An illegal gold mine collapsed in the eastern Democratic Republic of Congo (DRC) on Wednesday killing fourteen people.
According to Minister of national solidarity and humanitarian action, Steve Mbikayi, the accident happened at Kampene, 180 kilometres (110 miles) south of the town of Kindu.
“Fourteen dead, three hospitalised with serious injuries. The search for more continues,” Mbikayi said in a tweet.
Also giving a preliminary toll, civil society campaigner Justin Kyanga Asumani said of the 15 bodies recovered two of them were women.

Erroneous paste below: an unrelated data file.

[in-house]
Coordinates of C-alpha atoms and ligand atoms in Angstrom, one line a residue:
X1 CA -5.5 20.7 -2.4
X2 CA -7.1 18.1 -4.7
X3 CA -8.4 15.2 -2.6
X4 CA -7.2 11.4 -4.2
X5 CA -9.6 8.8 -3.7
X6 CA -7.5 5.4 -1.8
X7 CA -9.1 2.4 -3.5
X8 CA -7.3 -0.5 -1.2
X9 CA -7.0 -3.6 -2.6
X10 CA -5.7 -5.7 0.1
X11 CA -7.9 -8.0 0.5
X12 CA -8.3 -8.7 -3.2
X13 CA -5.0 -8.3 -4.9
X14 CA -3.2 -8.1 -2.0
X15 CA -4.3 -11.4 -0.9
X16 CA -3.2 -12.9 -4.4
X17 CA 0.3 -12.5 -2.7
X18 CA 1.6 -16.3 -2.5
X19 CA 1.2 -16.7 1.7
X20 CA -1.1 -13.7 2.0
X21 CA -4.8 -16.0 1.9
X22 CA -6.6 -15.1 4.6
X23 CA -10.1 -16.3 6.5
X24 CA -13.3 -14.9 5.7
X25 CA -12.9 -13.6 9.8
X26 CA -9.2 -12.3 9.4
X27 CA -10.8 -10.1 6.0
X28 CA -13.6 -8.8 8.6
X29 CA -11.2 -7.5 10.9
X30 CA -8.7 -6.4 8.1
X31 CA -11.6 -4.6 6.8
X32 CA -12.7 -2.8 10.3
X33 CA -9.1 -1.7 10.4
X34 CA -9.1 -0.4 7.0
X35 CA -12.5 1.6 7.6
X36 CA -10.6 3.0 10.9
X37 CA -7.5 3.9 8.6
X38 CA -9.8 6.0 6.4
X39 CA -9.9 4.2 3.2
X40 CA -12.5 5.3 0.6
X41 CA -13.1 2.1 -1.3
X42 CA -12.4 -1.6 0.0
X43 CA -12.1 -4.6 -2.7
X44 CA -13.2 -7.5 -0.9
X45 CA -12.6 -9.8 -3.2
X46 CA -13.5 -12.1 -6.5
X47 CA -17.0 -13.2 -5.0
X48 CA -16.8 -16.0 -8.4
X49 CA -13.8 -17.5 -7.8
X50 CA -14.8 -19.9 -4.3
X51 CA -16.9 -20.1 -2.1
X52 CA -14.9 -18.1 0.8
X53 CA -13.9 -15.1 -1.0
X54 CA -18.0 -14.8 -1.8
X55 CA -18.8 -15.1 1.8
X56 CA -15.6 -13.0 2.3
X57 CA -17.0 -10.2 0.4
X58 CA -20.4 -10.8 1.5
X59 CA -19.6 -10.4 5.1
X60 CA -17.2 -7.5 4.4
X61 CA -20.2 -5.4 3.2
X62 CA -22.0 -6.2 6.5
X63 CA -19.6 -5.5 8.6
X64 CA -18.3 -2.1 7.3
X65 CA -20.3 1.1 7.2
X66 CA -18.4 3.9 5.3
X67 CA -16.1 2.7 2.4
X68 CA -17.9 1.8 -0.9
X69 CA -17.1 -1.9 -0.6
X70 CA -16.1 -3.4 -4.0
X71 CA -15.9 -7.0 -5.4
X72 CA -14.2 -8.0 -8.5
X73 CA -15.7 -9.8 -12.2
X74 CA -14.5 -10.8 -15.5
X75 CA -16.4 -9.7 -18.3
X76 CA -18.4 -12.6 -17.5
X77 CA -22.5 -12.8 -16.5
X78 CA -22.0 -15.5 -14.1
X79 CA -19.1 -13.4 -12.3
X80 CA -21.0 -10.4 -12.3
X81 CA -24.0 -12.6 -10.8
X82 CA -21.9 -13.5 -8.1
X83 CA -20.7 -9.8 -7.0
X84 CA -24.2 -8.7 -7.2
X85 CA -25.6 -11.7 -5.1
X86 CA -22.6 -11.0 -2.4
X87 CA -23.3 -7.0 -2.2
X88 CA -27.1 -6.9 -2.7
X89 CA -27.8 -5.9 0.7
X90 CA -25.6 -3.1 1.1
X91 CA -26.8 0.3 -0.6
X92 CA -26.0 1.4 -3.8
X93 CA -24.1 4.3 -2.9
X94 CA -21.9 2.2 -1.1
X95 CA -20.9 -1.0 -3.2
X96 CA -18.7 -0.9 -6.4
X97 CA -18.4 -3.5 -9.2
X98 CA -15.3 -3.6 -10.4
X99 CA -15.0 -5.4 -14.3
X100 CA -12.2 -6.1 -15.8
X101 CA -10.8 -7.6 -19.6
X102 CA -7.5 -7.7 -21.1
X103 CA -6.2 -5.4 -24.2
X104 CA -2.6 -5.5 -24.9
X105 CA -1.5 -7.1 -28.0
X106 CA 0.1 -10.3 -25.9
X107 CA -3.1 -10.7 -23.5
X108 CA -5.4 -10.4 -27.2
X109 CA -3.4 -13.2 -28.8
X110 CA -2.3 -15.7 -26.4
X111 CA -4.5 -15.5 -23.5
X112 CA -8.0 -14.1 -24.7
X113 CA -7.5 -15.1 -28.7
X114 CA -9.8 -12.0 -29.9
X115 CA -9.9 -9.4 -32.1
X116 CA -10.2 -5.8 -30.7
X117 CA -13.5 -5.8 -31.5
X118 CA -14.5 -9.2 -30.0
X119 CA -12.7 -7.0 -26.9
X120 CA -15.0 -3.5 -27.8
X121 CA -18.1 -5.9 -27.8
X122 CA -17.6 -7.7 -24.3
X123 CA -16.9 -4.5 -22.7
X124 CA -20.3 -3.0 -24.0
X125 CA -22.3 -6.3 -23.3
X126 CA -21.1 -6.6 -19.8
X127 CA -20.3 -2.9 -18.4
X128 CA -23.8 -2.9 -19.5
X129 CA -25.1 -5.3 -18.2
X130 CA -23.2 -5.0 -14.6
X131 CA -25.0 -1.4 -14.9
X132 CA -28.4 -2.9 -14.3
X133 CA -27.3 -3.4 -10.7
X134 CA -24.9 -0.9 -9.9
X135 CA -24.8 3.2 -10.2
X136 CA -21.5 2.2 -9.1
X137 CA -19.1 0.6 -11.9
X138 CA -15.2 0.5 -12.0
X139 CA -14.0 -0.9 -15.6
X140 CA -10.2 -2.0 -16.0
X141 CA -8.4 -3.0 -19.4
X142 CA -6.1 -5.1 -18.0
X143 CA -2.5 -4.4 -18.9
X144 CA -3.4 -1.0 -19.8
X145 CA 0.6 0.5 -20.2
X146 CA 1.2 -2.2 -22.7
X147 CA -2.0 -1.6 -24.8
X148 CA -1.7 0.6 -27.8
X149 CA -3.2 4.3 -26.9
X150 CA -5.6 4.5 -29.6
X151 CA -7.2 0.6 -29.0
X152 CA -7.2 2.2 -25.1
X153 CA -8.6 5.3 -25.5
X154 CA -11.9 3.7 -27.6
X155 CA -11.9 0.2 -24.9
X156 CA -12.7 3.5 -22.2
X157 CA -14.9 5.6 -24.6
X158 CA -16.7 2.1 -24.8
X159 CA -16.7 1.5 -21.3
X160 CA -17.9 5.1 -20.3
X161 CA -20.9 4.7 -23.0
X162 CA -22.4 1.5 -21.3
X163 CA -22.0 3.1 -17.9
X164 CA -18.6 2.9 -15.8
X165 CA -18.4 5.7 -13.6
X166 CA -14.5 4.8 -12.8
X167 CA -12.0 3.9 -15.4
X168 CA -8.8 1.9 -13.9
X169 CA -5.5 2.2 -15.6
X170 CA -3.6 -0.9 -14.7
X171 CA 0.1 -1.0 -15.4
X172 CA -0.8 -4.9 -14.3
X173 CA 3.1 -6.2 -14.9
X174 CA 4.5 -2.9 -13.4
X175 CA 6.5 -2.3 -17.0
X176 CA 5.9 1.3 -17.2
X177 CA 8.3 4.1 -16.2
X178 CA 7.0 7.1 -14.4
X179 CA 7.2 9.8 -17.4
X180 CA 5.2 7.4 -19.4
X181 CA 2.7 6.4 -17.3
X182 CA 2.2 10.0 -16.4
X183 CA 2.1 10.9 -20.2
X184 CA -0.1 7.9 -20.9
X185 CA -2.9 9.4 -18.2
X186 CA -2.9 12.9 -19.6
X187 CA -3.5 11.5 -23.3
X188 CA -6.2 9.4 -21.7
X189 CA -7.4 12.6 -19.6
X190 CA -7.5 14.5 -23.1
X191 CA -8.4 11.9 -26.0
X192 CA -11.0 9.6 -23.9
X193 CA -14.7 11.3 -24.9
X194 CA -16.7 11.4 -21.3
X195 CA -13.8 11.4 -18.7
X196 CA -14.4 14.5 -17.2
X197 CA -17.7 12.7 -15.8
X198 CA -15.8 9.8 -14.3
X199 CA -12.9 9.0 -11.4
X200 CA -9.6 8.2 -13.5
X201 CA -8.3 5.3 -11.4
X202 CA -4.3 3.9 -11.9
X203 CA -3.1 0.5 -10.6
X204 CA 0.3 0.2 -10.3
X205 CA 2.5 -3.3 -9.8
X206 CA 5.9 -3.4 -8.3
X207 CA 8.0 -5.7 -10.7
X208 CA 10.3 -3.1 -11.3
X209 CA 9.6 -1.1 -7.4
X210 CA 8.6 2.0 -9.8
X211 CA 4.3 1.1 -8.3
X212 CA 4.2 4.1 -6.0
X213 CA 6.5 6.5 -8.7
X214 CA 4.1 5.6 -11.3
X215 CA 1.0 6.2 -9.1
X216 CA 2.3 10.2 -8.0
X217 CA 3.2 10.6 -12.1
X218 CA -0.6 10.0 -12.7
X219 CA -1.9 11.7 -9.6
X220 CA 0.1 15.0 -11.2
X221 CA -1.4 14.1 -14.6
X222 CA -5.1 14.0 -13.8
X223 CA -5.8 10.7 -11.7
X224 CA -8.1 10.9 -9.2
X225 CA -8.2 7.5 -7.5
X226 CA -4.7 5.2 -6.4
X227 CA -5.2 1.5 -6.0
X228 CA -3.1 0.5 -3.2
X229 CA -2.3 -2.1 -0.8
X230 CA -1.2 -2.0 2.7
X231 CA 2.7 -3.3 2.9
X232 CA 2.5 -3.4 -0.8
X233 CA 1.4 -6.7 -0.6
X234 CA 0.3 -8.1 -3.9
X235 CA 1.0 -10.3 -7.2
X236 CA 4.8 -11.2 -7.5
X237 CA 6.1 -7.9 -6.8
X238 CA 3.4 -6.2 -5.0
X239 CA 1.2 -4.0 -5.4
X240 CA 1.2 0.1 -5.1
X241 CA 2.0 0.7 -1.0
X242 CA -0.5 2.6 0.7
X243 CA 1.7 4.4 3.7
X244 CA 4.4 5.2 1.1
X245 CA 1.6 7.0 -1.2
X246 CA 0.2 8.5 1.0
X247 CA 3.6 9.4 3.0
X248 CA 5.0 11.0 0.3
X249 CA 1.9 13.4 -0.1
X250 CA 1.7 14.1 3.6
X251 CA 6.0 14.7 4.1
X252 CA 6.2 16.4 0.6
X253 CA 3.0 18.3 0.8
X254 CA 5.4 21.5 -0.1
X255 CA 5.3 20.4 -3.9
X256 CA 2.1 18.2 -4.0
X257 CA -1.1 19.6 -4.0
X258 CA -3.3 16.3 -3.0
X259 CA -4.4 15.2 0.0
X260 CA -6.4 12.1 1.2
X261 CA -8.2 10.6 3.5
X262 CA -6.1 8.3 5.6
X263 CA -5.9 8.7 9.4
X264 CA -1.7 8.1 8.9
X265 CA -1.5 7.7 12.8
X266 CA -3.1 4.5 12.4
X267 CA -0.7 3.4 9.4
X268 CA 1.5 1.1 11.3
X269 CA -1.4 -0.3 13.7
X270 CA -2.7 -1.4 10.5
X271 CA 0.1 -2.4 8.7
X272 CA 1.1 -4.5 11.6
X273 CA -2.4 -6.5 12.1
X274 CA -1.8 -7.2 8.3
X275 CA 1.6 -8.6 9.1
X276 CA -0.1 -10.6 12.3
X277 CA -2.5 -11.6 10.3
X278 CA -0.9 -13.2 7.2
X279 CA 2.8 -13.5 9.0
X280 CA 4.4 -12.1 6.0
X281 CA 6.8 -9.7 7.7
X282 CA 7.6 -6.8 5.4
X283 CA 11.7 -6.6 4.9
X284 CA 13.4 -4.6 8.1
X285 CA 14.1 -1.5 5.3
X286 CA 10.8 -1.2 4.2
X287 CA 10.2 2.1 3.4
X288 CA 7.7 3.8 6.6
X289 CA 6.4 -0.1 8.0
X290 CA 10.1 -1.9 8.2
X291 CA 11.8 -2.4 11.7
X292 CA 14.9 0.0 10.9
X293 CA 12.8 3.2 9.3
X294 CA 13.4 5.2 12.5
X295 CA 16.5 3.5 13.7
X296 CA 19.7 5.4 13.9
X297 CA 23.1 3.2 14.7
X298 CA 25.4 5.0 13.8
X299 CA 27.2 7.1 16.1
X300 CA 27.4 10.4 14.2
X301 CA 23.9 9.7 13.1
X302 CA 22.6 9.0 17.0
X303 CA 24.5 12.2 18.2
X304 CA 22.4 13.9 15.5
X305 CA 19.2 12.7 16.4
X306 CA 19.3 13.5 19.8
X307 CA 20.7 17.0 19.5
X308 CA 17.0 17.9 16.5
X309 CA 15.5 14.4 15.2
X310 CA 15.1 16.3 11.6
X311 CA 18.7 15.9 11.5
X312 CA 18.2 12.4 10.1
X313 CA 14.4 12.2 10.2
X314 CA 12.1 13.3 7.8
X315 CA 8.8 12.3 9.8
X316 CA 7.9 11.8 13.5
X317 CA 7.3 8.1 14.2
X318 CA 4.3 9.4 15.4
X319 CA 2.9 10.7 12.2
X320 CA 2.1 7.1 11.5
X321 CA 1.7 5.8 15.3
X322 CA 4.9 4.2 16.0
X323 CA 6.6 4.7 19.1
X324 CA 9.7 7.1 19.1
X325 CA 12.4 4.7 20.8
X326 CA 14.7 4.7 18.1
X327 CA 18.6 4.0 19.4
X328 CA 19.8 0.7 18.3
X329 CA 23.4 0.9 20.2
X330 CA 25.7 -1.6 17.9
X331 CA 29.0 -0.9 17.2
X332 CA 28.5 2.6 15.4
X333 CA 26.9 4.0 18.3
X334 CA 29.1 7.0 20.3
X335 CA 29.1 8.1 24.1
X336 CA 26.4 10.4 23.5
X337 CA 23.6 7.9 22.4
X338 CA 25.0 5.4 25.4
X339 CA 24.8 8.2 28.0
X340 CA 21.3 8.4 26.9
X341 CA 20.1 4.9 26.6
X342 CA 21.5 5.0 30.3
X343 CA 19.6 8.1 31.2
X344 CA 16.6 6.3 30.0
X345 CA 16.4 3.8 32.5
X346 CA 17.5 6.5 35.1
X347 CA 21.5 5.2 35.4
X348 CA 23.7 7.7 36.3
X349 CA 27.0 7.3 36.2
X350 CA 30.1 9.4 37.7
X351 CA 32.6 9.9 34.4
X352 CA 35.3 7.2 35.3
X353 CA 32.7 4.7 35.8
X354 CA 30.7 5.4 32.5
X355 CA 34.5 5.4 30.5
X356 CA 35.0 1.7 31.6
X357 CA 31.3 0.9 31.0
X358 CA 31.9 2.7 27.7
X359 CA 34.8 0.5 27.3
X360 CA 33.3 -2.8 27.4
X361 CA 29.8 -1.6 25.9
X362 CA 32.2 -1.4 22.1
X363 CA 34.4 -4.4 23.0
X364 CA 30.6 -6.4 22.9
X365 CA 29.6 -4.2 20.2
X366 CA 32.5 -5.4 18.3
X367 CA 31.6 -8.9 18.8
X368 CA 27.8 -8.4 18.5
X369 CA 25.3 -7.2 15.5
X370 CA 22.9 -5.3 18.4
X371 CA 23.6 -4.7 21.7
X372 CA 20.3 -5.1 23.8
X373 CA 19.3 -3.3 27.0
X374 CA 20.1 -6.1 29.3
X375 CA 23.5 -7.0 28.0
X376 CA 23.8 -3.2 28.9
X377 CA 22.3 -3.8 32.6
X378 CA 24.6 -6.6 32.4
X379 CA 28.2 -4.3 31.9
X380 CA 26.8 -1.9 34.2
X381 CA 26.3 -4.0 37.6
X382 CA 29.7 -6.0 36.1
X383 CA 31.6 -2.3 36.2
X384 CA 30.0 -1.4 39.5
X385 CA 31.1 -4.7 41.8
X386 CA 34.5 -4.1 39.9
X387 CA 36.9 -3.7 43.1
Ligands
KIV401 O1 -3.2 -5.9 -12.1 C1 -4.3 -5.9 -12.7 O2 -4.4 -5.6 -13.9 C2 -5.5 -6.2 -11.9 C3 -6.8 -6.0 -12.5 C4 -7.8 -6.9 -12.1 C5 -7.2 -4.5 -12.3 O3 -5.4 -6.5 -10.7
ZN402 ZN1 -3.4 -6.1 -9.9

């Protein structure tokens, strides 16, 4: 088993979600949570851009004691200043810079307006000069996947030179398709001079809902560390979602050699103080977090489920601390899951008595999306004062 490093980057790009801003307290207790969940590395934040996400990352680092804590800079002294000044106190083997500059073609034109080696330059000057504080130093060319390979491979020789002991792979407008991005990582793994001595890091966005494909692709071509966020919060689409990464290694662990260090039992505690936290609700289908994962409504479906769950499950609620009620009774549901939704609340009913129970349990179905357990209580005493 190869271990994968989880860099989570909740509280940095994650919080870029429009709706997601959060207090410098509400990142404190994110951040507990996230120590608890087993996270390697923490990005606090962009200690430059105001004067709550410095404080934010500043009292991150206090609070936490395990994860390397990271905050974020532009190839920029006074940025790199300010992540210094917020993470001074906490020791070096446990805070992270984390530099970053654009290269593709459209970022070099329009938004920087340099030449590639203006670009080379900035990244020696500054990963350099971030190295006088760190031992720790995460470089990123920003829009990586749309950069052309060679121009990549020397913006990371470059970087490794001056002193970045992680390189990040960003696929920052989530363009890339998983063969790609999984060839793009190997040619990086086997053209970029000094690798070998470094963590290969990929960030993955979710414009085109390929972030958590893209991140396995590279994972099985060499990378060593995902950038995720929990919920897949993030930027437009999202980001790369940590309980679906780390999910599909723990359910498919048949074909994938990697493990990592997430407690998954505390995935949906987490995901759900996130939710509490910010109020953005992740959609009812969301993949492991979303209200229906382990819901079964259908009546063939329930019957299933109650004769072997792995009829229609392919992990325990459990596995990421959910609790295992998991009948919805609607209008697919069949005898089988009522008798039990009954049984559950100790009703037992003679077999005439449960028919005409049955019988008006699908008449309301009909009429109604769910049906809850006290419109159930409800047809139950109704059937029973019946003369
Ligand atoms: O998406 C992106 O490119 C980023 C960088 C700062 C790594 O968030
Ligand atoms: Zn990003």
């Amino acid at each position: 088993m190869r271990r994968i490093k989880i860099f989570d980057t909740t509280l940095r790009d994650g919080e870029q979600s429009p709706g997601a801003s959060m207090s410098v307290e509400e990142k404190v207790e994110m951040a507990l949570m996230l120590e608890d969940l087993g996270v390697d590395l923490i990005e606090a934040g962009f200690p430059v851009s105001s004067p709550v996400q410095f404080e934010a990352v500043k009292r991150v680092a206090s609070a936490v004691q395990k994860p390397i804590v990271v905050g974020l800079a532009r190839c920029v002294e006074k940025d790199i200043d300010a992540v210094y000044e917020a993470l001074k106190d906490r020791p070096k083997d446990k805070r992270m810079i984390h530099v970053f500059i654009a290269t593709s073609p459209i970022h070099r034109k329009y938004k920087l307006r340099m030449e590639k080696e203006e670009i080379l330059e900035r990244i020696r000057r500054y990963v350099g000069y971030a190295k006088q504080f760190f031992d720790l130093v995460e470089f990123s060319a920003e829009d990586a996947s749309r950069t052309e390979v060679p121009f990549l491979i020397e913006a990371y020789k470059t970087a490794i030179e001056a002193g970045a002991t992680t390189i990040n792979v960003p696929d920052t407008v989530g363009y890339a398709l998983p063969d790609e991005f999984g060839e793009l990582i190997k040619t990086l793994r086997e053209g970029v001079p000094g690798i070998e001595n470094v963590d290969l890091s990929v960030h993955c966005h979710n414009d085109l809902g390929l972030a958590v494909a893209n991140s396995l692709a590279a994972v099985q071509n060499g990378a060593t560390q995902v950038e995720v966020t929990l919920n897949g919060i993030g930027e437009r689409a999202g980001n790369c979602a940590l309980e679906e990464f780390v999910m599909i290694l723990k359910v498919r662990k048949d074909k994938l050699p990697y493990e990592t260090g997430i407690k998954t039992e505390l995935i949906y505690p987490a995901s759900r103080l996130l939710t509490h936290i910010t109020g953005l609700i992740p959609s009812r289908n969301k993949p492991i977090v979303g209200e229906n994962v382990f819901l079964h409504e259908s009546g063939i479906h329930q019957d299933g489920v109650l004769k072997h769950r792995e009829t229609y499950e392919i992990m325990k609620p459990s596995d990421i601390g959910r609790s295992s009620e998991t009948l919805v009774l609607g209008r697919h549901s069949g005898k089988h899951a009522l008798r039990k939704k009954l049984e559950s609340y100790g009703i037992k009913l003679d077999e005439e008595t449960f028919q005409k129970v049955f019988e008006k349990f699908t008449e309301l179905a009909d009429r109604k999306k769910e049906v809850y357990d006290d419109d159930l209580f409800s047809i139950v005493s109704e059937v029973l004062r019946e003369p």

Deadly accidents are frequent in DRC’s informal mining sector, especially in gold.
Safety is poor and risk-taking is high. Subsistent miners rush to an area where valuable minerals are discovered, often digging deep shafts that then collapse.
Kyanga said the accident happened at around 2pm, when “dozens of people, including children and pregnant women” were at work on the site.
In June, more than 40 illegal miners died at a copper concession in Kolwezi, Southeastern DRC, belonging to Kamoto Copper Company (KCC), a subsidiary of Swiss company Glencore.
Kyanga said the illegal mine in Kampene had been operating for around a decade, a situation that underscored “the lack of oversight and the inactivity by state bodies”.